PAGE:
Lappano has his work cut out for him with Huskies
UW offensive coordinator Tim Lappano might have a tougher time finding a running back than a quarterback in new offense.
Special to The Seattle Times
My guess is that Tim Lappano, the new offensive coordinator at Washington, will have more trouble finding a running back to suit his offense than he will a quarterback.
To show you how uncertain things are with spring practice six weeks away, Lappano is most familiar with the quarterback that we haven't seen than the ones we have.
"I like him," said Lappano of Johnny DuRocher, the transfer from Oregon. "We recruited him at Oregon State and I've already visited with him here. He's smart, he's fairly mobile, and he has a strong arm."
Lappano, 48, was hired last week by Tyrone Willingham, who cited Lappano's 14 years coaching in the Pac-10 and his knowledge of both the one-back spread offense, as created by Dennis Erickson and Mike Price, and his more recent involvement with the West Coast offense as a coach for the San Francisco 49ers.
Lappano thinks he can combine those offenses into something unique for Washington. He has a lot to do this spring — finding a quarterback among the ashes of college football's worst passing offense, while at the same time installing an offense that has never before been tried at UW.
He made it clear that he wants one quarterback, not a platoon of them. And he'd like the situation decided by the end of spring drills.
The day after he got here, he watched the Huskies work out in early morning drills. He was looking at the quarterbacks.
"I was surprised how athletic this one kid was," he said. "I asked who that was and they told me it was Carl Bonnell."
Then, in the next moment, you think he might go with experience and savvy, with Casey Paus.
"The quarterback doesn't have to take the team on his shoulders and do the whole thing," Lappano said. "If he will just understand where to go with the football, make smart decisions and be a leader, that's half the battle."
Lappano seems confident. He had success at Oregon State with a 5-foot-9 walk-on quarterback, Jonathan Smith. He looked around at Washington's athletes and thinks this will be easier than his first year at Purdue, when he worked for Joe Tiller.
"We inherited a team that had won three games using the wishbone, and the next year we spread the field, passed and ran the ball, went to a bowl game and won it," he said. "I'm used to adversity."
If DuRocher has an edge because he was recruited by Lappano and Paus because of his experience, then listen to Lappano talk about the possibility of having an athlete at quarterback.
"As fast as defenses are today," he said, "the days are almost over for the quarterback who can't escape. You're seeing more mobile quarterbacks make it in the NFL. If you spread the field and then have a quarterback who can pull the ball down and run, it can be devastating."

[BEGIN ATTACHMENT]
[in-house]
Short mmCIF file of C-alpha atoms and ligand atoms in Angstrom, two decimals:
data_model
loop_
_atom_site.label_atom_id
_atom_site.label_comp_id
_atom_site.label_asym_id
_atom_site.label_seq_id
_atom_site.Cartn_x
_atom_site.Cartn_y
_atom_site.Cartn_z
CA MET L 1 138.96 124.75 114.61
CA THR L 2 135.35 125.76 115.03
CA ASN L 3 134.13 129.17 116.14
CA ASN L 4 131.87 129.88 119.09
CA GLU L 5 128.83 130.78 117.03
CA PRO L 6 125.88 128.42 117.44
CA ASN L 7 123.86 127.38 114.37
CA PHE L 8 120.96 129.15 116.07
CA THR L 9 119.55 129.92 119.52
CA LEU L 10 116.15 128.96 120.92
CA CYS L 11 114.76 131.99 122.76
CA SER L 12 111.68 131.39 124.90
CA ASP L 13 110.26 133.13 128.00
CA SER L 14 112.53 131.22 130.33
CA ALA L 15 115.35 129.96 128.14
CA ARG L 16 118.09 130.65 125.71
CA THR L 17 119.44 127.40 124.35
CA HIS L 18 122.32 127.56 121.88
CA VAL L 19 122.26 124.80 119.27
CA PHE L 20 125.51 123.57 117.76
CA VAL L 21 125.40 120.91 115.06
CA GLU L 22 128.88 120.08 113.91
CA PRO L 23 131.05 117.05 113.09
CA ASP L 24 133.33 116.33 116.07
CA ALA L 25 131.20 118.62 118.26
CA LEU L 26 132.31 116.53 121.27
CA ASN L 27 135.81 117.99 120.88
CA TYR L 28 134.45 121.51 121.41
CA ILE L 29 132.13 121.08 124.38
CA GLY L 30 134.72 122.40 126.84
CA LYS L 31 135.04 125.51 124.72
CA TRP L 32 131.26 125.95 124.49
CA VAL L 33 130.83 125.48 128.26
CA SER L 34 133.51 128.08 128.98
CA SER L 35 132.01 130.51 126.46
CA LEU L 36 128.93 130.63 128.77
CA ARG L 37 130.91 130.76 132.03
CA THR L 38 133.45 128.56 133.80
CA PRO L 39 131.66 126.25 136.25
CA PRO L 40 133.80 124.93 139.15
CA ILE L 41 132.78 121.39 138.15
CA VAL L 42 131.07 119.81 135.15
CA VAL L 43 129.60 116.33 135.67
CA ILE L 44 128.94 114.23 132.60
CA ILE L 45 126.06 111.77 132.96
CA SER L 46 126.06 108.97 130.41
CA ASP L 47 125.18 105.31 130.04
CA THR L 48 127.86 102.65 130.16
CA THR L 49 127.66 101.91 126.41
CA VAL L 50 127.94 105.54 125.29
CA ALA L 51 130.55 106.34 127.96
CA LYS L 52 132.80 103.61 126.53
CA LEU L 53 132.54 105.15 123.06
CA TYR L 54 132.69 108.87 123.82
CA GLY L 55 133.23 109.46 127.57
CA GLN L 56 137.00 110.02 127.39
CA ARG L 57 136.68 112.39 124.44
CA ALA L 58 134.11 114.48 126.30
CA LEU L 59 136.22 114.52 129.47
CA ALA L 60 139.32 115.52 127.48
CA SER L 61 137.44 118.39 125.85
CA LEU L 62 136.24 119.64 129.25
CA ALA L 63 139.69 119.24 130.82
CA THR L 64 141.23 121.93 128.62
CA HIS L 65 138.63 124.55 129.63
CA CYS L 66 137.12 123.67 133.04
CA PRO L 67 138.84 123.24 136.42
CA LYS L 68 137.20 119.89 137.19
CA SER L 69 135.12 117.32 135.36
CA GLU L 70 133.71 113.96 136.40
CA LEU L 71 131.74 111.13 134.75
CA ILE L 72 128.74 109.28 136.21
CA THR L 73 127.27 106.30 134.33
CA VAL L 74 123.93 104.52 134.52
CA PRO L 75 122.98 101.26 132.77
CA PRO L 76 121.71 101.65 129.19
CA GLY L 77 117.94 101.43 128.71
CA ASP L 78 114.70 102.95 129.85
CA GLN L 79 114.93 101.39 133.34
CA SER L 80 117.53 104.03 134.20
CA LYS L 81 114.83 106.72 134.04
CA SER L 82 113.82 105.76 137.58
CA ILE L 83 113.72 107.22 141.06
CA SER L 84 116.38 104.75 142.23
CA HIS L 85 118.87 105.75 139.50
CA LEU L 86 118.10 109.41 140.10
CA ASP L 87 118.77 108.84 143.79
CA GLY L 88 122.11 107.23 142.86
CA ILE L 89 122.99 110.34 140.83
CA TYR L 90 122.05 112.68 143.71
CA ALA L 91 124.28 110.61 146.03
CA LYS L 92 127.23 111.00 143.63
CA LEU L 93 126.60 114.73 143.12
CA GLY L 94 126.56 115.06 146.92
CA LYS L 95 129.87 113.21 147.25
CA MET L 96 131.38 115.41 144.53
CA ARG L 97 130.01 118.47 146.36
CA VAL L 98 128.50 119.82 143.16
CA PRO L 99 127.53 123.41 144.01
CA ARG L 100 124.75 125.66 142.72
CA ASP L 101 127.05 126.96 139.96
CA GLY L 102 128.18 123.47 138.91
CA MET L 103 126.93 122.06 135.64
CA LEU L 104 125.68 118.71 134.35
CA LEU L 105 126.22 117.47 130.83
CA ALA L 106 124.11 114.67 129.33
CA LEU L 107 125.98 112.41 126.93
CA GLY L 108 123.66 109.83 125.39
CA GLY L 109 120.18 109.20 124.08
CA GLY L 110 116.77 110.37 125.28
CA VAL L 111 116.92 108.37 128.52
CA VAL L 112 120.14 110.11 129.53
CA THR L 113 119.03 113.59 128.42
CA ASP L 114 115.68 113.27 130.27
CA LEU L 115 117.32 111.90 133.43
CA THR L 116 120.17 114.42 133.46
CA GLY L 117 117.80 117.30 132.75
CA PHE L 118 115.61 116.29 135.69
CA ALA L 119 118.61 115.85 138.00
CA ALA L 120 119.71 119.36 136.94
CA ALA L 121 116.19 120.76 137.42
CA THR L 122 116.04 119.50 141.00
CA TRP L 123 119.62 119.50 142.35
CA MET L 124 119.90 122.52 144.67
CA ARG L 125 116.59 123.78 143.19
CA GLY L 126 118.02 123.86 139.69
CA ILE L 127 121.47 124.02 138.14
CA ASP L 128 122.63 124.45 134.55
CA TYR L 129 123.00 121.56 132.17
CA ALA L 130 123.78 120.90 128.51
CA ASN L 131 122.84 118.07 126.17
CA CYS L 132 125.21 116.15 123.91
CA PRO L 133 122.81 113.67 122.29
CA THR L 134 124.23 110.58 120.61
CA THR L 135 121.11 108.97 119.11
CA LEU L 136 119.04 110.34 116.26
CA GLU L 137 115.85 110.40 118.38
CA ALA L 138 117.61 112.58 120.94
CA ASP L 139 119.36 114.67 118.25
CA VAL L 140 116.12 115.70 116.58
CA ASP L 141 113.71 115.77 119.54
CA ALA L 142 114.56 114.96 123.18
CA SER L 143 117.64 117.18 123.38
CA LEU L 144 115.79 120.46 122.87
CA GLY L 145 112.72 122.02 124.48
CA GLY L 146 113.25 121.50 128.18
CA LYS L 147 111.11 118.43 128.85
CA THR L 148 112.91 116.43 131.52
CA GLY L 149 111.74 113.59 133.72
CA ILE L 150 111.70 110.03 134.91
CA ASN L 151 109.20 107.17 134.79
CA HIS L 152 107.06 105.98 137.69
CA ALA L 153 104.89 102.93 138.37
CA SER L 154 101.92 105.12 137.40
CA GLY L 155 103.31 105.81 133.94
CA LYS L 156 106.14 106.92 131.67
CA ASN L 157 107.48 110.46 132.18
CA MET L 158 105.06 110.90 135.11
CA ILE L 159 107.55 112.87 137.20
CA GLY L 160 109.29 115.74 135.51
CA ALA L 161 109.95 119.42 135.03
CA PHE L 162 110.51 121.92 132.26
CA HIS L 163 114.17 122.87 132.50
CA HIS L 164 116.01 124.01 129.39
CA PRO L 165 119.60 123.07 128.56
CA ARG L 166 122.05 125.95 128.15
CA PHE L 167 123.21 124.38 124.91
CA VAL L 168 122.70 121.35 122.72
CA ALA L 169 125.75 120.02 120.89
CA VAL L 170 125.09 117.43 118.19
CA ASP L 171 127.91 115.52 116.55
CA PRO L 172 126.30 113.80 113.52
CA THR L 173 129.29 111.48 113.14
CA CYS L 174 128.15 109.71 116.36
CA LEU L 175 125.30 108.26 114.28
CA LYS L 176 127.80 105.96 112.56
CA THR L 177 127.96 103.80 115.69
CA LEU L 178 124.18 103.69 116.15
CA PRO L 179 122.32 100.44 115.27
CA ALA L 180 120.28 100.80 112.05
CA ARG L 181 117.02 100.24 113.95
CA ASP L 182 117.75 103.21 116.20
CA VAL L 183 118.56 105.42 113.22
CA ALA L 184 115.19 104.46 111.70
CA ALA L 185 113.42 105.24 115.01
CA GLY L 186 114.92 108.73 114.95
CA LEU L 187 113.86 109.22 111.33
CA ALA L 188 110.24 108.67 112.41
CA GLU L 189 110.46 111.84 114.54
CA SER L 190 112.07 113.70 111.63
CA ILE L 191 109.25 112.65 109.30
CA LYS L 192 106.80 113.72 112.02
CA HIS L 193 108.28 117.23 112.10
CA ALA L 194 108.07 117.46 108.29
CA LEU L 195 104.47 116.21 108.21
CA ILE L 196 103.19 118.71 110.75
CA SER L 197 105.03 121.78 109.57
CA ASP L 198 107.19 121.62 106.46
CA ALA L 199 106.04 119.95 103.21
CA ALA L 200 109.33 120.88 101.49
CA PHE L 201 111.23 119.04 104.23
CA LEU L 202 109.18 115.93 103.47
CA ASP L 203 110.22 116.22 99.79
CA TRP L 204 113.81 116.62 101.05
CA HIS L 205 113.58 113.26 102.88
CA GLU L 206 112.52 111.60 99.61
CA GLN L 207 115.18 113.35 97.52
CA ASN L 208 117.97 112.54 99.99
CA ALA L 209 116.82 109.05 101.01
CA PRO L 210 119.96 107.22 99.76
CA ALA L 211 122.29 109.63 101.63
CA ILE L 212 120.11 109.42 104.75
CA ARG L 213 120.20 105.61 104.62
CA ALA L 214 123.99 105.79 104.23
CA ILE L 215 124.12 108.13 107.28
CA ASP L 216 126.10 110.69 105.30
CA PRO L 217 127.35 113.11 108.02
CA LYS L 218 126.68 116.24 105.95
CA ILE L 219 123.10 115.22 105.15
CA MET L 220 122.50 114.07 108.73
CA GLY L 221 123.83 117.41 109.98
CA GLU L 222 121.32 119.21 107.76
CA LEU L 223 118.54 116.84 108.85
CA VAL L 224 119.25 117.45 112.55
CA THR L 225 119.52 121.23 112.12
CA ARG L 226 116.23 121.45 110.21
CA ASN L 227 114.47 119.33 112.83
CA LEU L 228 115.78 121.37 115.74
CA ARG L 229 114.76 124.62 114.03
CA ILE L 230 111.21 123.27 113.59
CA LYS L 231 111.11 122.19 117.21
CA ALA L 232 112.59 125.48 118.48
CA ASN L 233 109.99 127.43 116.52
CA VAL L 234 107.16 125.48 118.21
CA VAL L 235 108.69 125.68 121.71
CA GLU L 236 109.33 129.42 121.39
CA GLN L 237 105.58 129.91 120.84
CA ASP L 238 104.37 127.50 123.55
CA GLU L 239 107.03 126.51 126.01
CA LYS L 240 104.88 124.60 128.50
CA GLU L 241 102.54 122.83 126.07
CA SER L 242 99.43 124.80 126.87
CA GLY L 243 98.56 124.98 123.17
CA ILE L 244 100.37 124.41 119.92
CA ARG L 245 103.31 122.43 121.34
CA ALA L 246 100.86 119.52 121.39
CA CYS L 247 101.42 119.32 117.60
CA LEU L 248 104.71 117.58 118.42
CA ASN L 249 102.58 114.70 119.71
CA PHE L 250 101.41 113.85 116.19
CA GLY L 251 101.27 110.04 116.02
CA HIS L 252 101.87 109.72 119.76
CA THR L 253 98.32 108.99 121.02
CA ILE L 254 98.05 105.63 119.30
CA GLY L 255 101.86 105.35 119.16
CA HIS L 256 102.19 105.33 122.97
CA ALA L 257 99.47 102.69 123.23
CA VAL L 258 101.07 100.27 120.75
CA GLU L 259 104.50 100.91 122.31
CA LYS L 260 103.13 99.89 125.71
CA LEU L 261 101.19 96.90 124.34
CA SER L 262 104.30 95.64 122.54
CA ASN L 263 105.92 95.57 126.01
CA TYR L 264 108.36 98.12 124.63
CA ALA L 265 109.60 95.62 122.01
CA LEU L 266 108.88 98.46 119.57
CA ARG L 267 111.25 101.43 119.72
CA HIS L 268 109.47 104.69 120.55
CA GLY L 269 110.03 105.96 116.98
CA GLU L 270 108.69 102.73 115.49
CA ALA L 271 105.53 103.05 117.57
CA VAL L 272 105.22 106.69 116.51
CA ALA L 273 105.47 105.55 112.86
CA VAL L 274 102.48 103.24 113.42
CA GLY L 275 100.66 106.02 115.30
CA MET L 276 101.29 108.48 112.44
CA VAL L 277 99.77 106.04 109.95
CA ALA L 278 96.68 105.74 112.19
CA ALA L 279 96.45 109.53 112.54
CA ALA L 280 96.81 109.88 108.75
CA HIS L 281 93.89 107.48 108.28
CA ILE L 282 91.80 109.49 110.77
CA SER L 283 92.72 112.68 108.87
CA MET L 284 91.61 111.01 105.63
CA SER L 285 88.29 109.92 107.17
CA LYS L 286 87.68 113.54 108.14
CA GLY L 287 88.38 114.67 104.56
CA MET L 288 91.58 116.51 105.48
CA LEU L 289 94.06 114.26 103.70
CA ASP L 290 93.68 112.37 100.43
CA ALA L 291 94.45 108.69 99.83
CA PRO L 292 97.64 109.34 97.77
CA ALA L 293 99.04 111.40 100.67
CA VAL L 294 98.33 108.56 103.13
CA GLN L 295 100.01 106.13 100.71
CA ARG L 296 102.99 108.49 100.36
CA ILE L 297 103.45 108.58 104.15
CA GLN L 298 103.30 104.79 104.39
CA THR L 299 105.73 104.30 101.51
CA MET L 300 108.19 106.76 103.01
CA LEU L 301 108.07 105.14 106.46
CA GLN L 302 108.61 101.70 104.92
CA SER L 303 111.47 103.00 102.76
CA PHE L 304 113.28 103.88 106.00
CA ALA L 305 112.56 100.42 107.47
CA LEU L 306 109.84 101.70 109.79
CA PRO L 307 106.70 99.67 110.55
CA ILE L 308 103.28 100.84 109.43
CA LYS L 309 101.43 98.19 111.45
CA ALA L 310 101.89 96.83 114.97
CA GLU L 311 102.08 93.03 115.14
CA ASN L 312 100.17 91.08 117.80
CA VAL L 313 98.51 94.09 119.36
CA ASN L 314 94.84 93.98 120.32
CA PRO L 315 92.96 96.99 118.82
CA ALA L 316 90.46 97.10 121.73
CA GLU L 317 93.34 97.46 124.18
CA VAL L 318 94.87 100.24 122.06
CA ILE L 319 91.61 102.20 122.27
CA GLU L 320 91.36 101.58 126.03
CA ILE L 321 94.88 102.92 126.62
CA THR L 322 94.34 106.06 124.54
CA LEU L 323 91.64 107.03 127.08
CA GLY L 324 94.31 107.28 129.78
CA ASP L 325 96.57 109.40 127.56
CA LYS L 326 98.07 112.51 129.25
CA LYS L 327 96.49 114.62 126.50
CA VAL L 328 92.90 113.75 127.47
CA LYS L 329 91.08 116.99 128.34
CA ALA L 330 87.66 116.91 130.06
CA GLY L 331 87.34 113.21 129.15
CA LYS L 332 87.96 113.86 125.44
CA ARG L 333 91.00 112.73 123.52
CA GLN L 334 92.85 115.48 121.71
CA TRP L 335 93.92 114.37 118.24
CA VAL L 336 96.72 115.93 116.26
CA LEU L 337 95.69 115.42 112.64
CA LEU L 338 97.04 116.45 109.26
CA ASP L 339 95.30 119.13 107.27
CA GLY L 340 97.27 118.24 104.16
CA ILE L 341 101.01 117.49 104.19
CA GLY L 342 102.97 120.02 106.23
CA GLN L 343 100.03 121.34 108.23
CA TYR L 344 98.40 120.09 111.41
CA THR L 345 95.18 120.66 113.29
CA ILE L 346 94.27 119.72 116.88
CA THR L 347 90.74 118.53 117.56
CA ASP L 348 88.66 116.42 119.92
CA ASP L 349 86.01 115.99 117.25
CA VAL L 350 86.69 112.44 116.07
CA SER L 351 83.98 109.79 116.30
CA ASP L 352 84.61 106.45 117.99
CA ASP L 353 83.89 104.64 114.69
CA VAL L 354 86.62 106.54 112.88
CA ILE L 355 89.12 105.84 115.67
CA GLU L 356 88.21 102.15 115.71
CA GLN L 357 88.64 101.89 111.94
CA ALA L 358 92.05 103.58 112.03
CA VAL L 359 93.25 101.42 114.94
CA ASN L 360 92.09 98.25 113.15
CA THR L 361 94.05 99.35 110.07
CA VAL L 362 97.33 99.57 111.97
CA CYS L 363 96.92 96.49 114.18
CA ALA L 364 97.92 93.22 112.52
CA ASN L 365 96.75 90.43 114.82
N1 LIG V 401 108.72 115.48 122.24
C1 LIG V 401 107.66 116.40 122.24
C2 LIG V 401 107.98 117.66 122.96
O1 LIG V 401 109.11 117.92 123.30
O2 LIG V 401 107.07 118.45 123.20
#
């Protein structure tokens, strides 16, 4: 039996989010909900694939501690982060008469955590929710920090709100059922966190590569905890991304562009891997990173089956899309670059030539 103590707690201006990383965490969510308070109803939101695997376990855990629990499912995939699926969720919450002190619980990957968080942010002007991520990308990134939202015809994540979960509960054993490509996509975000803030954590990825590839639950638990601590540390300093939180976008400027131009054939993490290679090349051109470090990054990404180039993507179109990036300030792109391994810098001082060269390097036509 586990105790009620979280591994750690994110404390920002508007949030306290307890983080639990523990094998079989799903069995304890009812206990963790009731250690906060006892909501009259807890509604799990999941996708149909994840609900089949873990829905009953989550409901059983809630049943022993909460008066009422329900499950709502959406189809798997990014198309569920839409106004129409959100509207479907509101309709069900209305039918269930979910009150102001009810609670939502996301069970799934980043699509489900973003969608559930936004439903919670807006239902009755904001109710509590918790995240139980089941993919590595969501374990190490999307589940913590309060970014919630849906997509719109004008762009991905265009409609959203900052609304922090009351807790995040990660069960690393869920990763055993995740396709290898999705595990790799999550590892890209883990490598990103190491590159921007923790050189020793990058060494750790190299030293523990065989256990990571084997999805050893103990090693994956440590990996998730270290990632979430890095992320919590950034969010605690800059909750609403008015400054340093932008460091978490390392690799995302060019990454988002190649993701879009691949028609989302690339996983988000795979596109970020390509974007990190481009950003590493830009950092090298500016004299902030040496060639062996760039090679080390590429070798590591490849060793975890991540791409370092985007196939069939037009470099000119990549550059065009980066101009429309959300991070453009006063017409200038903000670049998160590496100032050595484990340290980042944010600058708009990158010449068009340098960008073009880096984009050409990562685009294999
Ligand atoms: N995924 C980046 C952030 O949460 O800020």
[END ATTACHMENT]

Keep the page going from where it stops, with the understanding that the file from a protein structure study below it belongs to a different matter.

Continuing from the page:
Lappano knows about Isaiah Stanback. He is learning about Bonnell. He thinks he can take advantage of their abilities to run without using the option.
So what kind of an offense is he talking about?
"Coach Willingham thinks defenses have caught up with the West Coast offense because everybody is running it," Lappano said.
Lappano, who was the 49ers' running backs coach, ran it last year even though he said his boss, Dennis Erickson, didn't want to.
"We were told what to do," he said. "It wasn't what we were familiar with. We had spread the field and thrown downfield. The West Coast offense was intermediate routes, 8 to 10 yards — we rarely threw downfield, and that was frustrating."
Lappano wants to spread the field with receivers, sometimes five of them. But in other situations he wants to use a fullback and tailback, making sure defenses aren't sure what he's up to.
Lappano also wants to run more formations, do more shifting out of them, and at times use the no-huddle approach.
"People say I'm pass, pass, pass," said Lappano, "but when we've been successful out of the spread it is because we have been able to run the football, whether it was with Steve Broussard or Ken Simonton or Steven Jackson.
"I don't want to be known as a finesse offense. We need to run the ball between the tackles."
He wants a running back who not only can run inside and outside, but who can line up at tailback and then shift to a five-receiver set, leaving defenses to make do with personnel designed to stop the run.
Maybe that will be J.R. Hasty, although he was never asked to catch the ball at Bellevue High.
Many questions, and no certain answers.
"This can't be a rebuilding thing," said Lappano. "I've seen enough athletes out there. We just have to get them in the right spots."
A spring to remember after a fall to forget.
Blaine Newnham: 206-464-2364 or firstname.lastname@example.org
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